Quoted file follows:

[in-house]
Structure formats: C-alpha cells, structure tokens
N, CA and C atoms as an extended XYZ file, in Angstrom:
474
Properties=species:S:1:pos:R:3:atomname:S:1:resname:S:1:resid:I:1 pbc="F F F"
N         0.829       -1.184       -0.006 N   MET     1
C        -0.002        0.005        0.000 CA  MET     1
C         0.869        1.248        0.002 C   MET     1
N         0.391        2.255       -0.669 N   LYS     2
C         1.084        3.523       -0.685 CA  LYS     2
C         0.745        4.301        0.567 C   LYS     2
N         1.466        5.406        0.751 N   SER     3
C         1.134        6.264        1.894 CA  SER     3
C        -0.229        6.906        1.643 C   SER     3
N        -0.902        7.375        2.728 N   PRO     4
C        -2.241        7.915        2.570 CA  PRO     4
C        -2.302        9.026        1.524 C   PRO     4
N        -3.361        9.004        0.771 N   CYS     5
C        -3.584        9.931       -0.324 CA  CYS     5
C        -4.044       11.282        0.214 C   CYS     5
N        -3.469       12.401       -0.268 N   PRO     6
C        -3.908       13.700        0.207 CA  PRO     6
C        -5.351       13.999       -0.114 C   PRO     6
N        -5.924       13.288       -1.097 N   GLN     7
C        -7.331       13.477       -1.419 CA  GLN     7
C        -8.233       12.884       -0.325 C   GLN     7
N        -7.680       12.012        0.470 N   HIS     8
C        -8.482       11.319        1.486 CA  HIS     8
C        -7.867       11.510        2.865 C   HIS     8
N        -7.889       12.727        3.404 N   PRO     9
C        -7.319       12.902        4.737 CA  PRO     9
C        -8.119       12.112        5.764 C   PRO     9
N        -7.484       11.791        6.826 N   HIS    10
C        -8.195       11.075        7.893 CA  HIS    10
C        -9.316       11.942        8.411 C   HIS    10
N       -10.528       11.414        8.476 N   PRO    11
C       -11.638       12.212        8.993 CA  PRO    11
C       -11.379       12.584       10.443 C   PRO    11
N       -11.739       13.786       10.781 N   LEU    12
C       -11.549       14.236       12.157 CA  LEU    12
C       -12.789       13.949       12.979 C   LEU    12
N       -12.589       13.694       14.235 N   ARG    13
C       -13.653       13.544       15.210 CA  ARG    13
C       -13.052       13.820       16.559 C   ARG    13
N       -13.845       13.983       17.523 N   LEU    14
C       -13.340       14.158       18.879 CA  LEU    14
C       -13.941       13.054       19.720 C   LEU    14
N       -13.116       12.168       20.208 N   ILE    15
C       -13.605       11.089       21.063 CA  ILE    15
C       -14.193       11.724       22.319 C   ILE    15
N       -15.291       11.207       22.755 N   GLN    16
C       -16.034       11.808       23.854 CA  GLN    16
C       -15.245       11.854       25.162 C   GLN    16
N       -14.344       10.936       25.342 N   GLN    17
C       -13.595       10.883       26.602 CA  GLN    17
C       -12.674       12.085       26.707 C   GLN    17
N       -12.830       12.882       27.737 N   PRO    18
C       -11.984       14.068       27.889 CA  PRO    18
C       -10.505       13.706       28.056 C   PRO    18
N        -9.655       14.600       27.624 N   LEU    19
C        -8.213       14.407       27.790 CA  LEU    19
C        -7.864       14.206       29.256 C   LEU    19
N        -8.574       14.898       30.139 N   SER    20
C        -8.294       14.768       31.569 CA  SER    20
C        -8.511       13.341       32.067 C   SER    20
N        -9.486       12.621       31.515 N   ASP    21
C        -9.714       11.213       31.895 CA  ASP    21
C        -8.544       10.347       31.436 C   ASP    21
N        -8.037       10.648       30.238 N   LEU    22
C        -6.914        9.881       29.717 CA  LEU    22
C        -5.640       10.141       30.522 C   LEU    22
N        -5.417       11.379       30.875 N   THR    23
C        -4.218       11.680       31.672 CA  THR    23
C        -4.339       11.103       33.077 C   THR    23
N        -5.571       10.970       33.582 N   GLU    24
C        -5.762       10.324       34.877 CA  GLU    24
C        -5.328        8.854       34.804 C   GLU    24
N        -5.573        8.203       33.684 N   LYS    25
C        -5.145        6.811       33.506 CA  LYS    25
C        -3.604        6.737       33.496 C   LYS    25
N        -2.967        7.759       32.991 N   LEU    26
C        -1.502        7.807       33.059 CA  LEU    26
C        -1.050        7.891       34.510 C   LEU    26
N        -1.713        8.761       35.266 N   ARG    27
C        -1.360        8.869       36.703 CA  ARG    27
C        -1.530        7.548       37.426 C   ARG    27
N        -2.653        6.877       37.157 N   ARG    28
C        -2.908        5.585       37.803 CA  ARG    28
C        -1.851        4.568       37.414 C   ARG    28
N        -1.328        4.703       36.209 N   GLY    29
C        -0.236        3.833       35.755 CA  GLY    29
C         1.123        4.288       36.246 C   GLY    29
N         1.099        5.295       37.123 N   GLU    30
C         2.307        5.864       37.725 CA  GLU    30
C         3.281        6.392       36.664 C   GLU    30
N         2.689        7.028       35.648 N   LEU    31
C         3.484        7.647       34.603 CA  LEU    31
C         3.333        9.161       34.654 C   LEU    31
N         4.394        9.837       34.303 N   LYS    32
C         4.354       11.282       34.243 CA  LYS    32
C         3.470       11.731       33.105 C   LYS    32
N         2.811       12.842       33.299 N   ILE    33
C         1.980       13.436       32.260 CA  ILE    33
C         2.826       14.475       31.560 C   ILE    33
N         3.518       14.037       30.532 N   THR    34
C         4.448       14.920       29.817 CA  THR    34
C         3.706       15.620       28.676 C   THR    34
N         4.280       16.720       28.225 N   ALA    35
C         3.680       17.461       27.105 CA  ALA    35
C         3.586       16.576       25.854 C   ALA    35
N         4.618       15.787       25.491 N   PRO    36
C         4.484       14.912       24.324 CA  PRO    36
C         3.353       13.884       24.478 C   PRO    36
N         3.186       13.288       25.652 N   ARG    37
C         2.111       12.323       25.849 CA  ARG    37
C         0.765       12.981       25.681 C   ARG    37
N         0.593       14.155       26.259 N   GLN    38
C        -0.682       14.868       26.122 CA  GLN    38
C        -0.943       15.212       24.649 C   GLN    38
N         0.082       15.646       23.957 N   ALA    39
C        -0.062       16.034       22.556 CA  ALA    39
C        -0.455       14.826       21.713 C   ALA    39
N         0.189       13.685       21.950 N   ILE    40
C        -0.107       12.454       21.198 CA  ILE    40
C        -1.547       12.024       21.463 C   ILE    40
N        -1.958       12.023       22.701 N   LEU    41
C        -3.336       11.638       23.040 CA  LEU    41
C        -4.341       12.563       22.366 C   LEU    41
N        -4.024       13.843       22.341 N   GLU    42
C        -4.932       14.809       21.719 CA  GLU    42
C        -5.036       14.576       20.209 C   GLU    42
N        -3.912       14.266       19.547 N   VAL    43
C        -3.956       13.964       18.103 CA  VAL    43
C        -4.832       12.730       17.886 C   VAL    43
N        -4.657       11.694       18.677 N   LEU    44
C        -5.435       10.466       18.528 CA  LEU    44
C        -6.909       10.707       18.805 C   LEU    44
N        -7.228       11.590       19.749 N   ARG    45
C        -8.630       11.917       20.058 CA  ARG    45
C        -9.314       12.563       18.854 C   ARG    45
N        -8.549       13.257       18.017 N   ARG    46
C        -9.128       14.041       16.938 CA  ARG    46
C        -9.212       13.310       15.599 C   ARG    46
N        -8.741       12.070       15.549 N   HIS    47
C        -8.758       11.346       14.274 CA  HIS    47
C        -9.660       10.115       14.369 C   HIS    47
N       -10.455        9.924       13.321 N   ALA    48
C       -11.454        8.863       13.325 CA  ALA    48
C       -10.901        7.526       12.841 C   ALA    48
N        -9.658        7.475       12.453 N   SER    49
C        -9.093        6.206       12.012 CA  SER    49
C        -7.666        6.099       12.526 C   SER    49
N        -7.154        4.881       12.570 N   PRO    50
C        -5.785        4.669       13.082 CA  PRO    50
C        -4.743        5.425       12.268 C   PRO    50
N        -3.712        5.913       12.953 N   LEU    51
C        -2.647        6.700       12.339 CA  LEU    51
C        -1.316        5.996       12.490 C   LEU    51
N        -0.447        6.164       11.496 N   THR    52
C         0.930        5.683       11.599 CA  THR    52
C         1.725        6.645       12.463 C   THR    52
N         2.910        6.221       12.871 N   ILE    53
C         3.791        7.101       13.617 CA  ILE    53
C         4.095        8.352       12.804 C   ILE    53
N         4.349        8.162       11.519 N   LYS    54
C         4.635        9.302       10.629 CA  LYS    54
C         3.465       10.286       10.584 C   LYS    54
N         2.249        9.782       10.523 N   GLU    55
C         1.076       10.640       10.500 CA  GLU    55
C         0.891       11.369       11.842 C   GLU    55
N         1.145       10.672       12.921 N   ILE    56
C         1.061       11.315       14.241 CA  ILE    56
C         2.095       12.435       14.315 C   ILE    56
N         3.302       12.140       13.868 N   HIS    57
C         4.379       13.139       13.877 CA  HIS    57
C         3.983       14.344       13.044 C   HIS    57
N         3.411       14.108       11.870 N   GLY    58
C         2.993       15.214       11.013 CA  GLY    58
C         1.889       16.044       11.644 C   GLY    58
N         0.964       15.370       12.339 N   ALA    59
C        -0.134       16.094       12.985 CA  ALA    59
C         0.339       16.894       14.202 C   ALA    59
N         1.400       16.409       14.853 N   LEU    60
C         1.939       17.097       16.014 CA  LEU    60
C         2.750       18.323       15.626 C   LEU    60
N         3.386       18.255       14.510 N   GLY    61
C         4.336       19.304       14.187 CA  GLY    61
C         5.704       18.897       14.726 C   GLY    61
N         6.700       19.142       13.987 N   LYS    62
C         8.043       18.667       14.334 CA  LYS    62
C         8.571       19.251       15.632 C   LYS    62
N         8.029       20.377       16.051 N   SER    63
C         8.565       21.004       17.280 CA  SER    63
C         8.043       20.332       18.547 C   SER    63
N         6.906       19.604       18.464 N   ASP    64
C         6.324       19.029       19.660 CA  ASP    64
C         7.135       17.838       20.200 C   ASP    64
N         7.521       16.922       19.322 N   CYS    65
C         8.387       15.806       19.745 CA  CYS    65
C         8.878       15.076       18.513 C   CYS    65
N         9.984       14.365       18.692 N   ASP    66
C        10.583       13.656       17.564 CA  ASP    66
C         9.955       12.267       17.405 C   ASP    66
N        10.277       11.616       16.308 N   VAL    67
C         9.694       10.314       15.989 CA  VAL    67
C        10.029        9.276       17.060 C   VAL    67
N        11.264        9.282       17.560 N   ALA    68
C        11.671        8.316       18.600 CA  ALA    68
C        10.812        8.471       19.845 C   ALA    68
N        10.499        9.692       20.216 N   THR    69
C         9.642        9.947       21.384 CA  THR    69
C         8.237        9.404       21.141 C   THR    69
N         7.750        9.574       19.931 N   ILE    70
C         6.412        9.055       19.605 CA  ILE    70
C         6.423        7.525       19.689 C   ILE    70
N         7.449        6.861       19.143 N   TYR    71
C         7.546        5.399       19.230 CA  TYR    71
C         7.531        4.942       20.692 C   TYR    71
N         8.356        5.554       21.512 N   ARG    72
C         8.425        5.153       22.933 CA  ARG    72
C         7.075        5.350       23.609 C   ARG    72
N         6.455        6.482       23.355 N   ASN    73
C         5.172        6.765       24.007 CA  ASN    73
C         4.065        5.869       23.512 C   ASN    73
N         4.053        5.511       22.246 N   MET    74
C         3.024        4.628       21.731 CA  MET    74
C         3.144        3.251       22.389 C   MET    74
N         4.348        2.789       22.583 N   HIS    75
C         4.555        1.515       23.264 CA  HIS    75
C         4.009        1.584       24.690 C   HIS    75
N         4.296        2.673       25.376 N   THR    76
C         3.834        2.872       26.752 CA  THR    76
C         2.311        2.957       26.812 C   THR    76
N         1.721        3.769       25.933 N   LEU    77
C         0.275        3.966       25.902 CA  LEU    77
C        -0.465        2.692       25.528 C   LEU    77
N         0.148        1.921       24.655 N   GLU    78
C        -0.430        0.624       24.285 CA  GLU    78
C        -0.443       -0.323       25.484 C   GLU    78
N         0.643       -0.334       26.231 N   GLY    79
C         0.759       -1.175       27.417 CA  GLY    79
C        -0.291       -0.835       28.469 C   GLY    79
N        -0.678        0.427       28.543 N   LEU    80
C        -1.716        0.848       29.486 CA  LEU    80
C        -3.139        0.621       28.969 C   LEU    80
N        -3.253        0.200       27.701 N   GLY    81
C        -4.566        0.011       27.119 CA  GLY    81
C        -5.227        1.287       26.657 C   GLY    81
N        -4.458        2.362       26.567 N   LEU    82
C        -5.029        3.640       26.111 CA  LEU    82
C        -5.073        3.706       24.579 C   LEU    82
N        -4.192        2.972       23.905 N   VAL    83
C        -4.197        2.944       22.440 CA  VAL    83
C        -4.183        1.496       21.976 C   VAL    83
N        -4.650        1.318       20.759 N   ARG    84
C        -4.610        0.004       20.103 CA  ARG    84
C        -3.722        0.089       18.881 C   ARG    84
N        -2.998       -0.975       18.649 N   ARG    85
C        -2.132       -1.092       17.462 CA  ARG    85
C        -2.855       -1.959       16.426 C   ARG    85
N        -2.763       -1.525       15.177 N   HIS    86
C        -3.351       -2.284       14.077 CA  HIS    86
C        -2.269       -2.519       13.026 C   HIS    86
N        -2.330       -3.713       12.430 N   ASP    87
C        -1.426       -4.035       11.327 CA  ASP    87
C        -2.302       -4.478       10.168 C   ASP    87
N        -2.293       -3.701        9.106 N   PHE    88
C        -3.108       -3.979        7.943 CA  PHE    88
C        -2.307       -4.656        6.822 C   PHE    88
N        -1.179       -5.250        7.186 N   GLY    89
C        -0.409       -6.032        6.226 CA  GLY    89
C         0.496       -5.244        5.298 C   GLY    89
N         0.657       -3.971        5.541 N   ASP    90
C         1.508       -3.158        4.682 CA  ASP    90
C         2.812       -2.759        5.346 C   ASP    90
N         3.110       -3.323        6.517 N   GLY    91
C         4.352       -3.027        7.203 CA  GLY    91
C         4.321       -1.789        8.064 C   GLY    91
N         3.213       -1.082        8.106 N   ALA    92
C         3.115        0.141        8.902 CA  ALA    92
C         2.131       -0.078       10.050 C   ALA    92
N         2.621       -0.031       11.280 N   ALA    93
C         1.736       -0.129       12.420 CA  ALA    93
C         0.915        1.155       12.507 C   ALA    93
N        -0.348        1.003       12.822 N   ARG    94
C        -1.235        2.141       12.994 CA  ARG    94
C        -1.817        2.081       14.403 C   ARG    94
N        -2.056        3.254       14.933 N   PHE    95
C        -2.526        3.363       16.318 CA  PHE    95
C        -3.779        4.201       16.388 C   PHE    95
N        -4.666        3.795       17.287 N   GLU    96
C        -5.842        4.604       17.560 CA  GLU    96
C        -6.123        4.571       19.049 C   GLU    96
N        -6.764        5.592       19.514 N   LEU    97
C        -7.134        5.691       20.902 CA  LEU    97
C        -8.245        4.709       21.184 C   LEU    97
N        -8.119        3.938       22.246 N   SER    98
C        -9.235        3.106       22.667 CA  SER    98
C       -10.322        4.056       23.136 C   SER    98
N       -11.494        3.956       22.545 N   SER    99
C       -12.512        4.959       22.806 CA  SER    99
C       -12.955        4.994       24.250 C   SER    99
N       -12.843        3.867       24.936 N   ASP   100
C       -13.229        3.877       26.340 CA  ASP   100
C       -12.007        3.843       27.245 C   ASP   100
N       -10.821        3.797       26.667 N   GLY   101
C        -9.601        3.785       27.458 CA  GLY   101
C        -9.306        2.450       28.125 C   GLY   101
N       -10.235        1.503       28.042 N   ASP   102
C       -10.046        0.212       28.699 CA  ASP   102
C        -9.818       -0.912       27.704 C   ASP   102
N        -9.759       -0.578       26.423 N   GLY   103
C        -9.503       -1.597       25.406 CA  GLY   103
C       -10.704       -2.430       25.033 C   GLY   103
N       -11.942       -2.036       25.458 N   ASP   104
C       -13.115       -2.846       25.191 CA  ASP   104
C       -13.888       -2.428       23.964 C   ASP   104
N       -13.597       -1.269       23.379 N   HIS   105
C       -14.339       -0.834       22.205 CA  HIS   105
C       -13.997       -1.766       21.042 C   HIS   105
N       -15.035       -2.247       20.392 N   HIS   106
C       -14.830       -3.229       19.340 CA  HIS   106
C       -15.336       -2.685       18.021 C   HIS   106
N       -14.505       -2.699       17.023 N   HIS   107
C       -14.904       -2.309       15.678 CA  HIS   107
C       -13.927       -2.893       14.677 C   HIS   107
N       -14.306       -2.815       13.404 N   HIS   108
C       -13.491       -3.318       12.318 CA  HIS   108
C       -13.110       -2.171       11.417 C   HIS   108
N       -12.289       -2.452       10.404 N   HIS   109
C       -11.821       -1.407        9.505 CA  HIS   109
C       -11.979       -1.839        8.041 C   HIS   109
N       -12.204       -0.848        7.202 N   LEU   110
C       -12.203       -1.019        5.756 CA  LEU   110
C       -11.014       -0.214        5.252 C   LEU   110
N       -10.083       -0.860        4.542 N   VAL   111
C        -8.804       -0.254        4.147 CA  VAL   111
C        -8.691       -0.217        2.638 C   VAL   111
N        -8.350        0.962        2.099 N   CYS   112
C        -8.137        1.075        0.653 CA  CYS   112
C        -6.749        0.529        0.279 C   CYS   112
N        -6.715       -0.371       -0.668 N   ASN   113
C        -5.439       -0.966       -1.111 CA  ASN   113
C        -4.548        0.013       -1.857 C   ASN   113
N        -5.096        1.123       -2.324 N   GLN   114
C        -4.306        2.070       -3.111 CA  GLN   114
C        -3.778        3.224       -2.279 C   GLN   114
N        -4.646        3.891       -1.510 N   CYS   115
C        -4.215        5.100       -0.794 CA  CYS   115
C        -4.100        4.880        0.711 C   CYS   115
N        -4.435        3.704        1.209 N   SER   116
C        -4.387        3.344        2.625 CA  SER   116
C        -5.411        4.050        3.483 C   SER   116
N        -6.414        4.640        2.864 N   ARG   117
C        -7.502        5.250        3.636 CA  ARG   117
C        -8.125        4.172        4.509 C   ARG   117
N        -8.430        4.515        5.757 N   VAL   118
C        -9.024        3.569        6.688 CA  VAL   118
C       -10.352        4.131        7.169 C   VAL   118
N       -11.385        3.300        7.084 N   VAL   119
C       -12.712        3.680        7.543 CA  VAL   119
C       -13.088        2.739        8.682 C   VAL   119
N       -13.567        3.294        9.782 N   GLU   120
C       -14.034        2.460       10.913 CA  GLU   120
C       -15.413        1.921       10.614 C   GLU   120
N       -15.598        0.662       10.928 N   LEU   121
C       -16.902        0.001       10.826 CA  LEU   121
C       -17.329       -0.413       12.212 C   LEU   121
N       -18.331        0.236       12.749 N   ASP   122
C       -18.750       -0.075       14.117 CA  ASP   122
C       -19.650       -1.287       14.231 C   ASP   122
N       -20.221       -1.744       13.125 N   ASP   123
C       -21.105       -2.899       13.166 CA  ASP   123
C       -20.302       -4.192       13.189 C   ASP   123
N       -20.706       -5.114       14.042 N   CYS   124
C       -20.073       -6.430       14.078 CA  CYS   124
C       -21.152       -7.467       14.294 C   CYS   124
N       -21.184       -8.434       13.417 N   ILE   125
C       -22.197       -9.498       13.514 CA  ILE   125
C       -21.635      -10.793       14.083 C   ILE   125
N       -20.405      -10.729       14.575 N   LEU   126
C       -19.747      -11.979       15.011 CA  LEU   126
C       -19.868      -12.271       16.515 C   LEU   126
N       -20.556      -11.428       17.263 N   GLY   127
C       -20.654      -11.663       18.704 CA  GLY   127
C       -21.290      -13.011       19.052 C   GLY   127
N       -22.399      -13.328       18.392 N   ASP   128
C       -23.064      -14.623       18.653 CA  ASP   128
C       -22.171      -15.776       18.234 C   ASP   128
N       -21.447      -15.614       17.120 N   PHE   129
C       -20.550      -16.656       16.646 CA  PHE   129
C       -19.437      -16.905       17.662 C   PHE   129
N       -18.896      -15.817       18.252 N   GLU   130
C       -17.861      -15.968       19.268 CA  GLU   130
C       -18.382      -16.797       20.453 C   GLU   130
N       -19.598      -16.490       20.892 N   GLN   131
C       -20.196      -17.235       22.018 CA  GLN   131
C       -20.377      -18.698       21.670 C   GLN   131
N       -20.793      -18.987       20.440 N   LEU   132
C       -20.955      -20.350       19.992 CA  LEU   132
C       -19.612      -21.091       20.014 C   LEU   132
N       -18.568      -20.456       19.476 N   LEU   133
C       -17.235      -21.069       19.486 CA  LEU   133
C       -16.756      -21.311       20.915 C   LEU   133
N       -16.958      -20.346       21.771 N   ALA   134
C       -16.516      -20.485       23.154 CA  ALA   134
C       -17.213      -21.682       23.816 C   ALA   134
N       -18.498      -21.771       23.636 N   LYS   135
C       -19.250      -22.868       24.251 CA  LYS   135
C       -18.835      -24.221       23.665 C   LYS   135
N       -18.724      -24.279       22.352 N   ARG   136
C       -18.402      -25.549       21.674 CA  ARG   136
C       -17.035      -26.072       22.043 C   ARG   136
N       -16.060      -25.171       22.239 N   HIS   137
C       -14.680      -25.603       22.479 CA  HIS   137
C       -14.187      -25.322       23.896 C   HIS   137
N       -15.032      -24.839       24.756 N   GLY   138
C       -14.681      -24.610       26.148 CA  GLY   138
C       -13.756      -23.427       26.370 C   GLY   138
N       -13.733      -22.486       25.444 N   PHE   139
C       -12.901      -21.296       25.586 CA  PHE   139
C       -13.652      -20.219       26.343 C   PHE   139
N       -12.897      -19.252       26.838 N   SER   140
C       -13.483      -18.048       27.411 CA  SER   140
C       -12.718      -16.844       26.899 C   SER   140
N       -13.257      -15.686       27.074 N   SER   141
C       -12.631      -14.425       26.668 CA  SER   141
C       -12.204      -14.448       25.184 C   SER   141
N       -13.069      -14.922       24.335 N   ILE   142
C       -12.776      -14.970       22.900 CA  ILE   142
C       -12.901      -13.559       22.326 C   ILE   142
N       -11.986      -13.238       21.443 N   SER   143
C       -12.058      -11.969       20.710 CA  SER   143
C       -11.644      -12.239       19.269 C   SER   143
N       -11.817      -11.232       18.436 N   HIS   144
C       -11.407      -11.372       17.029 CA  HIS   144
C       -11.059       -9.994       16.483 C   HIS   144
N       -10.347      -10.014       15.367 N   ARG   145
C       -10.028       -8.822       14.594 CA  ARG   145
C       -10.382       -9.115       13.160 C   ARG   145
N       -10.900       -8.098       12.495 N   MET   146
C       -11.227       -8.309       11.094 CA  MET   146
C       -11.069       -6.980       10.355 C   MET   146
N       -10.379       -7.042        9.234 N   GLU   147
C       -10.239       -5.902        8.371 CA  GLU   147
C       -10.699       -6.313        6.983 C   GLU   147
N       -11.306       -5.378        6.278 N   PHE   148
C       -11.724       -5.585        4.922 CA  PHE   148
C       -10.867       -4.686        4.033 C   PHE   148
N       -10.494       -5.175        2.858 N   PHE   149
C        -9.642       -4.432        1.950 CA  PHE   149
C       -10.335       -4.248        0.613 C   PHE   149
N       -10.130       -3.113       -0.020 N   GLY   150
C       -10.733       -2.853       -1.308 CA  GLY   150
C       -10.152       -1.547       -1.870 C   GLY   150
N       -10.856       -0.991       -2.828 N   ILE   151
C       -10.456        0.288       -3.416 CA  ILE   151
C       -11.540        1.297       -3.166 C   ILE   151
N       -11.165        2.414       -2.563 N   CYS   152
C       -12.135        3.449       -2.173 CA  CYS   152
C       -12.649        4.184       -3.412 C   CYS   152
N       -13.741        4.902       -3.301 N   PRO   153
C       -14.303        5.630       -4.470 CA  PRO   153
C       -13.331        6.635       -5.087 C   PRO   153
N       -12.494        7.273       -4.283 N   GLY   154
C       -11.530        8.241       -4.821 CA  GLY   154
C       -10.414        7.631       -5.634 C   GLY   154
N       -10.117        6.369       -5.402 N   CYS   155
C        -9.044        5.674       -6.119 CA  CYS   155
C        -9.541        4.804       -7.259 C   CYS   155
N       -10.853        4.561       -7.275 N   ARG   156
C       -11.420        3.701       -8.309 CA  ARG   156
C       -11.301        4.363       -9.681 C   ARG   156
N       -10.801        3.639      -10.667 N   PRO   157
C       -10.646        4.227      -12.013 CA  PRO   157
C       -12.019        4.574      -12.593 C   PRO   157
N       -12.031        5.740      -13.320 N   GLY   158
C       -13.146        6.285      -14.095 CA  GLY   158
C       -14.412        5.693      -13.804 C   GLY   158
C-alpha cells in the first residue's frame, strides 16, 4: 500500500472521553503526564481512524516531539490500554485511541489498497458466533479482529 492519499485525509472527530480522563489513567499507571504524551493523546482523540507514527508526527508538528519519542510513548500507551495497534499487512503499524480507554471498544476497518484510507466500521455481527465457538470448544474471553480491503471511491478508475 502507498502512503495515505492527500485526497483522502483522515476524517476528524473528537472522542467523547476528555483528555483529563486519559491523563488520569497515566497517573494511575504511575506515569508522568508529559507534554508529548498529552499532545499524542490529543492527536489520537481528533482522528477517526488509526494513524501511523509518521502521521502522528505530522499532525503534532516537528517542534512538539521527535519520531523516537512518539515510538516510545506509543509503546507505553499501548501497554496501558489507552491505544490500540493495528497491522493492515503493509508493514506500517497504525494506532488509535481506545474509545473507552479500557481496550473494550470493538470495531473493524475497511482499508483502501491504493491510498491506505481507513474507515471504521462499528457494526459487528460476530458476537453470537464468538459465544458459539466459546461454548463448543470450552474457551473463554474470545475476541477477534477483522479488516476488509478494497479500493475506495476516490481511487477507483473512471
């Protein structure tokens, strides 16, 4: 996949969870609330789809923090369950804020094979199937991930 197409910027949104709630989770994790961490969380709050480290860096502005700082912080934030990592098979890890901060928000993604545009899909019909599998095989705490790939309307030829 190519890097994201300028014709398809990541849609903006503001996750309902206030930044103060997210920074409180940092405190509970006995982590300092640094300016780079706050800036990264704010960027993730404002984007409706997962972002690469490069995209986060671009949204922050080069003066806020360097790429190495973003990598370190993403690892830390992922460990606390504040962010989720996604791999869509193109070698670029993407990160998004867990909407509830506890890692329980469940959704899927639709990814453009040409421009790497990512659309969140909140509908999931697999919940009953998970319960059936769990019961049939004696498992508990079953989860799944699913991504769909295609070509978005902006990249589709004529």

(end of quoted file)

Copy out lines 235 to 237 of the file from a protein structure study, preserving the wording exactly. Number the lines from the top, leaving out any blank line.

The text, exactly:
C         0.275        3.966       25.902 CA  LEU    77
C        -0.465        2.692       25.528 C   LEU    77
N         0.148        1.921       24.655 N   GLU    78